Seeking a holistic approach to health care and caring for the patients’ happiness also helped me understanding the diseases affecting Taiwan’s tax system.
by Lu Yu-An*
*A paper presented at the CESNUR 2023 international conference, Vilnius, Lithuania, June 21, 2023.
I just graduated from a school of medicine a couple of weeks ago and will be starting my postgraduate year training in August. Respecting diverse cultural values plays a crucial role in healthcare. In my country, every physician must recite the physician’s oath in front of all teachers before entering the hospital and starting to participate in the active care of patients. The World Medical Association’s “Declaration of Geneva” includes a clear statement: “I will not permit considerations of age or disability, creed, ethnic origin, gender, nationality, political affiliation, race, social standing or any other factor to intervene between my duty and my patient.” This is consistent with the first principle of the preamble of the Universal Declaration of Human Rights—recognizing that “the inherent dignity of all members of the human family is the foundation of freedom, justice and peace in the world.”
During the internship, our teacher kept reminding us that we should always remember that we are treating a “person,” not only diseases, which is the concept of holistic health care. To put it simply, it is a patient-centered philosophy of integrated care, because health is built on the physical, social, psychological, and spiritual dimensions. Therefore, the entire health care team should pay attention to the various needs of the patient, not just treating the disease. In addition, the health care team must respect the patients’ culture, values, and beliefs to understand and meet their unique needs. In this way, patients receive better support and care during the treatment process, which contributes to maintaining their physical and mental balance and improving their quality of life.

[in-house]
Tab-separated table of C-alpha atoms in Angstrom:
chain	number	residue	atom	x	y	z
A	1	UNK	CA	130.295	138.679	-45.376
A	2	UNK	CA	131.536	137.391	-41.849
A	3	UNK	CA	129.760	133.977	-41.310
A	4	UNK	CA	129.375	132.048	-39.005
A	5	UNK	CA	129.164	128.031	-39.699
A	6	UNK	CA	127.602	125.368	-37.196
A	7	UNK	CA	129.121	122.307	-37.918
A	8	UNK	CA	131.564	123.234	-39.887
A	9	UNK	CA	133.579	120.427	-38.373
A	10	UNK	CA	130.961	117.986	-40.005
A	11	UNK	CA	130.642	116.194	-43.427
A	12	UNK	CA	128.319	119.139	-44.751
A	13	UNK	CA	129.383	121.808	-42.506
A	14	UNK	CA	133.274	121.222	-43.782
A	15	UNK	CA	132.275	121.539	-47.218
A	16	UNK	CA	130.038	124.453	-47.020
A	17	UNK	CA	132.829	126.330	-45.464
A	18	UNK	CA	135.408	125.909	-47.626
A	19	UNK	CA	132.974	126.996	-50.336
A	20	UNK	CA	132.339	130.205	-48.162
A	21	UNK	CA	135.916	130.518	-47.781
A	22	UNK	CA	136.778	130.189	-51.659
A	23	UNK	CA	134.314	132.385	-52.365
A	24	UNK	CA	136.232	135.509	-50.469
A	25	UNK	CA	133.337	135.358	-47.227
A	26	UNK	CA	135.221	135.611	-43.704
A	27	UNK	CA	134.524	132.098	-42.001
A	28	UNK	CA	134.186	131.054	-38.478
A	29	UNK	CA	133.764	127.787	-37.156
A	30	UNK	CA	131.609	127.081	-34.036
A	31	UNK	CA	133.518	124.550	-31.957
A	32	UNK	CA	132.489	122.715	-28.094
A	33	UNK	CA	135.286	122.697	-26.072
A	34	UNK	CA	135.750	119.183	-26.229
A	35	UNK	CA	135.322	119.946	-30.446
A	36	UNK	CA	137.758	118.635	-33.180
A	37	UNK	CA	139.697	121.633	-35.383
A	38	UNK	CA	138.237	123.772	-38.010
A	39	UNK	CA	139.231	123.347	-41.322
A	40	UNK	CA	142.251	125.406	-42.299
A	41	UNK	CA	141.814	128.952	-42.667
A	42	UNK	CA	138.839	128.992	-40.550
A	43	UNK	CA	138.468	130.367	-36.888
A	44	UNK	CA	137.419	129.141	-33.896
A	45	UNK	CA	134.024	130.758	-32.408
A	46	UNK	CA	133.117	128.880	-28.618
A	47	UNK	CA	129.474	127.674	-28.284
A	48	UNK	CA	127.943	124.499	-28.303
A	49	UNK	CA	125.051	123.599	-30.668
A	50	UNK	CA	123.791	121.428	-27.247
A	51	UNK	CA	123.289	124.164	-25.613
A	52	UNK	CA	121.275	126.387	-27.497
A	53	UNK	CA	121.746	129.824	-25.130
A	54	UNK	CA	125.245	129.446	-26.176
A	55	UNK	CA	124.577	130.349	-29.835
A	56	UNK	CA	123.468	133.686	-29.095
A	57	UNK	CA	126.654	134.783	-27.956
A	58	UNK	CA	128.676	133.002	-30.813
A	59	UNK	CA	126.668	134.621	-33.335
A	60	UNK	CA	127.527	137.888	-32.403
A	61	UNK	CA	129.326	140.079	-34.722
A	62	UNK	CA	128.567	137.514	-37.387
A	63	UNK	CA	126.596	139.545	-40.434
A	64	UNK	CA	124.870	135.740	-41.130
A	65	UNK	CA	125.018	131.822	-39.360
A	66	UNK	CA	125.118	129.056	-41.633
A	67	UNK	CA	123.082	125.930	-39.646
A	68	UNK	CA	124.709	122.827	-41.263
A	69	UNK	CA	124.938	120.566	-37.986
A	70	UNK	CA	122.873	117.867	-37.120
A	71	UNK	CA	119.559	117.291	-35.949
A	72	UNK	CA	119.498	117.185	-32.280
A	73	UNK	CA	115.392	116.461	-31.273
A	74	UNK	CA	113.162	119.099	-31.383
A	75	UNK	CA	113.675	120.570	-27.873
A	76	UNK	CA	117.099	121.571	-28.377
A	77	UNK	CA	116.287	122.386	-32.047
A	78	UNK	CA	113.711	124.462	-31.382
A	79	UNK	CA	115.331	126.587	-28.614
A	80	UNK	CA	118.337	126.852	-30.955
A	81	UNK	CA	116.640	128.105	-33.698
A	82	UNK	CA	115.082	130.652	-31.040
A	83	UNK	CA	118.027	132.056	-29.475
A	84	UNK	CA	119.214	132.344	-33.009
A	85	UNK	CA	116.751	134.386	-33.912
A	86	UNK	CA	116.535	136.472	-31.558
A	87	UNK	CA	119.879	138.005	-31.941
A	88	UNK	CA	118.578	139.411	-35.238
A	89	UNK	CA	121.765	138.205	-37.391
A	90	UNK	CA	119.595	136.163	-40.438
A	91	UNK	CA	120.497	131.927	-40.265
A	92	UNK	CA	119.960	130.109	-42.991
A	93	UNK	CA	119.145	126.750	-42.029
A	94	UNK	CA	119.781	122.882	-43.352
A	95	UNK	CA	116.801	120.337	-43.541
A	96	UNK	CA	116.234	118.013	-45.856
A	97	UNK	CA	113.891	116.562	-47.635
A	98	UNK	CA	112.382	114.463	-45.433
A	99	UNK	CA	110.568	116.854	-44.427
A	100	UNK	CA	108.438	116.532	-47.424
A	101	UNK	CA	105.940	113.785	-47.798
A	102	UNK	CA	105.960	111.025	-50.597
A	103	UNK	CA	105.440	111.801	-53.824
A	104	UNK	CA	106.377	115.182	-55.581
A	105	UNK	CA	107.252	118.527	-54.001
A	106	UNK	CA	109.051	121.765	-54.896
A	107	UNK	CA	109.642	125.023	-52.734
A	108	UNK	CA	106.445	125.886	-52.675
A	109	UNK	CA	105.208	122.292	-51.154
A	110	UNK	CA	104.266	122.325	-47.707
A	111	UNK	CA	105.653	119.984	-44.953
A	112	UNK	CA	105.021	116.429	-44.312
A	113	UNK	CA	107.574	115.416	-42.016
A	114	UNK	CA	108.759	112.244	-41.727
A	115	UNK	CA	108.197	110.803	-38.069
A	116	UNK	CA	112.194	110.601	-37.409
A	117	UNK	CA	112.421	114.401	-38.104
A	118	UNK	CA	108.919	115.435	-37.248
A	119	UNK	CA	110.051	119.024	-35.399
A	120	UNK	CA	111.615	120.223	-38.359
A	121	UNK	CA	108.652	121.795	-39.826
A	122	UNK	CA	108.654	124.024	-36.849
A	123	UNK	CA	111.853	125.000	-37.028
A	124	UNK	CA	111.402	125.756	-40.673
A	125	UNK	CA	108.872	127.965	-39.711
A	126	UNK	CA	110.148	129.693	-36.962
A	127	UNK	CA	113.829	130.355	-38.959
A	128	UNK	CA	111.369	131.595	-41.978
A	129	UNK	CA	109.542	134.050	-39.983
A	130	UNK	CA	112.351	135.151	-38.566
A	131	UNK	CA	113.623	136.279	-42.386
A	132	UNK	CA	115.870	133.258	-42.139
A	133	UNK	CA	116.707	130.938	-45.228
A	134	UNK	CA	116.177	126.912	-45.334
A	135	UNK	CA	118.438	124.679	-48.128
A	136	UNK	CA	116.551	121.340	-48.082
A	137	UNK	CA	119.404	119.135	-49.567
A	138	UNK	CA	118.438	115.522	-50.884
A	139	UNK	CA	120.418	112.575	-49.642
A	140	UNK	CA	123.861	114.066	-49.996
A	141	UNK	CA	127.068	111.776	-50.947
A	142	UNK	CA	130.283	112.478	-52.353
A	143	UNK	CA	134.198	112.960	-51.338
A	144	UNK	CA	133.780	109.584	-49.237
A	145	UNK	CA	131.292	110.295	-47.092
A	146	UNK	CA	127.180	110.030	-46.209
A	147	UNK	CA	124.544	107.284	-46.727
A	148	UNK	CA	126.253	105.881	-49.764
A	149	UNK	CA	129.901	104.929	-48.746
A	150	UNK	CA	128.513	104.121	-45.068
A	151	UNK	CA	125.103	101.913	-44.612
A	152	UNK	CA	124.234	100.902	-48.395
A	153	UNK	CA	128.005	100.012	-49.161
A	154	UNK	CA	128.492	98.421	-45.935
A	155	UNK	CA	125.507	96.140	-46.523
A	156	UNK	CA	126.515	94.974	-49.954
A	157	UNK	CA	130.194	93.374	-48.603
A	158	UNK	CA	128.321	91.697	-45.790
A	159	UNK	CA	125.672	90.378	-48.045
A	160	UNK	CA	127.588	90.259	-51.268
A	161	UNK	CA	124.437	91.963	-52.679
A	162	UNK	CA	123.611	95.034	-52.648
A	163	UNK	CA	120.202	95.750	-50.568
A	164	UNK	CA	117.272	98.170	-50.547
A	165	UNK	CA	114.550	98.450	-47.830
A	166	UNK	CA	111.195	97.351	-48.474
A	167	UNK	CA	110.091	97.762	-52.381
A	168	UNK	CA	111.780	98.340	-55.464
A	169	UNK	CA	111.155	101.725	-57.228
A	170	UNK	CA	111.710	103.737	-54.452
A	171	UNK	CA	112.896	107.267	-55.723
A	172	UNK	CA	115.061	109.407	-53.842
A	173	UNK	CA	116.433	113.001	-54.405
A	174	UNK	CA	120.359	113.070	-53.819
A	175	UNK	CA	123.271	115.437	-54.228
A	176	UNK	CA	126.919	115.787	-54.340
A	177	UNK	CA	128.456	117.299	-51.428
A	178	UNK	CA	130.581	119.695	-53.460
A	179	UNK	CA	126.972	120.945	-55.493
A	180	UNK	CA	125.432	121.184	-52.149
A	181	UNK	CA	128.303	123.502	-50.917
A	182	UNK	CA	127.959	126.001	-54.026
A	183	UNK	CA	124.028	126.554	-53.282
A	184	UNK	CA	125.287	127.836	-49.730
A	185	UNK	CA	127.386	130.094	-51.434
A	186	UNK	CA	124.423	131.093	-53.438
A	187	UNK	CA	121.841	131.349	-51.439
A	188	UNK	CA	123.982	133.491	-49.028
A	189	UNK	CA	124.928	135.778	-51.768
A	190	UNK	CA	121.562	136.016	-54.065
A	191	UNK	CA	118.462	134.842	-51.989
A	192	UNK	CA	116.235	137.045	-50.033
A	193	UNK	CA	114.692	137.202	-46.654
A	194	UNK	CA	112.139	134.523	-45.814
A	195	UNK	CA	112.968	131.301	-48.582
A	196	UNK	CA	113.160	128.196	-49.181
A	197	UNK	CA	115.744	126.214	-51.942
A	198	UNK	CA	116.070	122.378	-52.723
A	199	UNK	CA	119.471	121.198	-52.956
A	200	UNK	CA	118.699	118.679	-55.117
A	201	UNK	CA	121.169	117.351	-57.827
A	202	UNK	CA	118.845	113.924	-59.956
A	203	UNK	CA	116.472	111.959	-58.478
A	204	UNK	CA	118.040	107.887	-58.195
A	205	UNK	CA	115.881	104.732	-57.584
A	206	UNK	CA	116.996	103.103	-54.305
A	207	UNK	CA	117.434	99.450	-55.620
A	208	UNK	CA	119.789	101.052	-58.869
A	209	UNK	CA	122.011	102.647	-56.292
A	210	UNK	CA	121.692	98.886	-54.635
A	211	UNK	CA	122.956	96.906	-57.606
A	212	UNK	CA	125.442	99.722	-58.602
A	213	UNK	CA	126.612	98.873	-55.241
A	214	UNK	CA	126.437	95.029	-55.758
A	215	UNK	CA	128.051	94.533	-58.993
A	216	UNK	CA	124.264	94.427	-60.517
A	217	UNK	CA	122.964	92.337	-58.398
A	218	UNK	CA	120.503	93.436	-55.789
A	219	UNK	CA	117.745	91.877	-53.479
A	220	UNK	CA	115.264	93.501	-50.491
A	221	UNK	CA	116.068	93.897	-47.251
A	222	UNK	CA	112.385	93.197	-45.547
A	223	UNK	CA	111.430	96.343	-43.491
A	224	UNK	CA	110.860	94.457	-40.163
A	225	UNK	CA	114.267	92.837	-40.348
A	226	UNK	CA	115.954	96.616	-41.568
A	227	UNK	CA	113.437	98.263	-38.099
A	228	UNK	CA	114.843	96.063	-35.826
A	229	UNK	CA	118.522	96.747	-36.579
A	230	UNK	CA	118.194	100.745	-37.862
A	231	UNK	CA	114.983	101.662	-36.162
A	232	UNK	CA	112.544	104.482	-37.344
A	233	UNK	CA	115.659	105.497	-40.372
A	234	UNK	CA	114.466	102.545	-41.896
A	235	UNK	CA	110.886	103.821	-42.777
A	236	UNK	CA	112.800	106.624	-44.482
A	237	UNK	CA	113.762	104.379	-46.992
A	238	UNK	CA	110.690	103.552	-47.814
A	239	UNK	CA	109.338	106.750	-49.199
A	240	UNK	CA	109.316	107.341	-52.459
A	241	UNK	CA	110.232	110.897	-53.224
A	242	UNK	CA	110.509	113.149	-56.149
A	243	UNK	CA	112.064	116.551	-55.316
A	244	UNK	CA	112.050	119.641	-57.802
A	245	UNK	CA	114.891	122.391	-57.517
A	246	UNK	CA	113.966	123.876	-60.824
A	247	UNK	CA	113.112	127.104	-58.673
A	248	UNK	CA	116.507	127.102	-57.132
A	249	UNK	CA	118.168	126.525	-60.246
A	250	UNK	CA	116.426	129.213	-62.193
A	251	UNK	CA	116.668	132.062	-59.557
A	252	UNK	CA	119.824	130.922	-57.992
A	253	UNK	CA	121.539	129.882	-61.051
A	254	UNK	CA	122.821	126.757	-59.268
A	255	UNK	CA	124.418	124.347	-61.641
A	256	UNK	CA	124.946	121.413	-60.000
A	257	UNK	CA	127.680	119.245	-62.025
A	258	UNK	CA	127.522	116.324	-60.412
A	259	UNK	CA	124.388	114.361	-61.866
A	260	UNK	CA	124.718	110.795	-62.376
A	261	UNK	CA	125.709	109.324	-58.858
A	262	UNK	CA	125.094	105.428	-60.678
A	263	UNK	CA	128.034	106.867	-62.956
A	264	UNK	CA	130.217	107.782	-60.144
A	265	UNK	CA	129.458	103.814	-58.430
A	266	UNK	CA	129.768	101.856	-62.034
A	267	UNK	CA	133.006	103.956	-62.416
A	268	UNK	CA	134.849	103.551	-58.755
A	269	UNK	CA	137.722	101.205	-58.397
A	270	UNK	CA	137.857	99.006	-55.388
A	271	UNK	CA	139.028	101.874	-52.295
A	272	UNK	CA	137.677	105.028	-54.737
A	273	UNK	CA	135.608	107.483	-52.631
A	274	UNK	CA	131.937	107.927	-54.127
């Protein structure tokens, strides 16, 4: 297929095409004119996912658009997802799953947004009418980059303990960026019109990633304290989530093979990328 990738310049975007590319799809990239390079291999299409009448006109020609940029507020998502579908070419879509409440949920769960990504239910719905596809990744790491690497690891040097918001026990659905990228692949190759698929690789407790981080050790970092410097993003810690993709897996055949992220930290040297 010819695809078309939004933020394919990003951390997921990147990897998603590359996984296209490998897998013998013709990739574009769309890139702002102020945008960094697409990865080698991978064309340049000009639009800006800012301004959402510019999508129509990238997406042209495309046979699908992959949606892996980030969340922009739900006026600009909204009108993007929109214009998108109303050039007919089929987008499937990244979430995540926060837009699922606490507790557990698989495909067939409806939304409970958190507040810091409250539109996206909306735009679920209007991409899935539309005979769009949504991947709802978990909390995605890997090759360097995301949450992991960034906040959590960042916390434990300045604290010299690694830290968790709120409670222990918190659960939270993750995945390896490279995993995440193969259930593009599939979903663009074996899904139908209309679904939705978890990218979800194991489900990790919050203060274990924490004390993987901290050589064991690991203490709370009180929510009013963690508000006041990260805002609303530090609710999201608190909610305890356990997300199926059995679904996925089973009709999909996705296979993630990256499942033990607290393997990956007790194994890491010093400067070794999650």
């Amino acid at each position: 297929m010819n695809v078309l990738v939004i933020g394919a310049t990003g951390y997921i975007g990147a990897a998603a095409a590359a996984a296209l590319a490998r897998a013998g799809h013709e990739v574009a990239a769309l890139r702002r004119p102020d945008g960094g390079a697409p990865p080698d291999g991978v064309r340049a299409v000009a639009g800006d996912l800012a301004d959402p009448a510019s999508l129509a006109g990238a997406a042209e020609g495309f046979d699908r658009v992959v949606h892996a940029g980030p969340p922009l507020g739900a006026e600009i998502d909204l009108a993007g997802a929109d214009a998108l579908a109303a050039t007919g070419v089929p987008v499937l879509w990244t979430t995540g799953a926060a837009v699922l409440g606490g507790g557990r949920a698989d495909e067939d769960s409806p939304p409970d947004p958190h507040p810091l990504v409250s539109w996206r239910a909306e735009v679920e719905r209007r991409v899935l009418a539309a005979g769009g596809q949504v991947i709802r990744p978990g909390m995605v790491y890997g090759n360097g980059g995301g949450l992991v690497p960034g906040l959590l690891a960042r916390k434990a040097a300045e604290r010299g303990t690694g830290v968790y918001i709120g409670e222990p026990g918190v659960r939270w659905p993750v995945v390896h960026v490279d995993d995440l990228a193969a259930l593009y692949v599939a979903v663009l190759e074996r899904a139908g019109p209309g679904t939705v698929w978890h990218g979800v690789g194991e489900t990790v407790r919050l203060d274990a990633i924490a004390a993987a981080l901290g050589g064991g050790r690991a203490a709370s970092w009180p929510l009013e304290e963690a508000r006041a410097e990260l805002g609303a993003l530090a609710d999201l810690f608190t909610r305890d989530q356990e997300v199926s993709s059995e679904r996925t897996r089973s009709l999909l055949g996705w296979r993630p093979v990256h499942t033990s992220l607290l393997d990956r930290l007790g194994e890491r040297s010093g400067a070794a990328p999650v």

I would like to share with you how I got onto the path of medicine. I grew up in Tai Ji Men, where I follow my Shifu (Grand Master) and brothers and sisters to participate in a significant number of charity and cultural events. When I was only five, I joined the activity “Education train of human rights for world citizens.” And then at ten, I participated in the promotion of the “Global online endorsement of the Declaration of human rights of world citizens and peace.” Recently, I have been working to promote the International Day of Conscience. My Shifu, Dr. Hong Tao-Tze, always told us that the more ways we find to save people, the better. It is because of such a growth process that I chose to become a doctor, since doctors can use their profession to protect the basic element of people’s happiness—health.
You have heard from other speakers in this panel how such a benevolent organization has been persecuted since 1996, and even ridiculously accused of “raising goblins.” About this absurd accusation, Kenneth Jacobsen, a professor of law at Temple University who is very familiar with the judicial and tax systems in both Taiwan and the United States, commented that, “It is not due process to accuse a human being in a civilized society of raising goblins. The mere statement of that would cause individuals and should cause individuals to question the insanity of the prosecutor and in any court of law, such an absurd allegation would be thrown out.”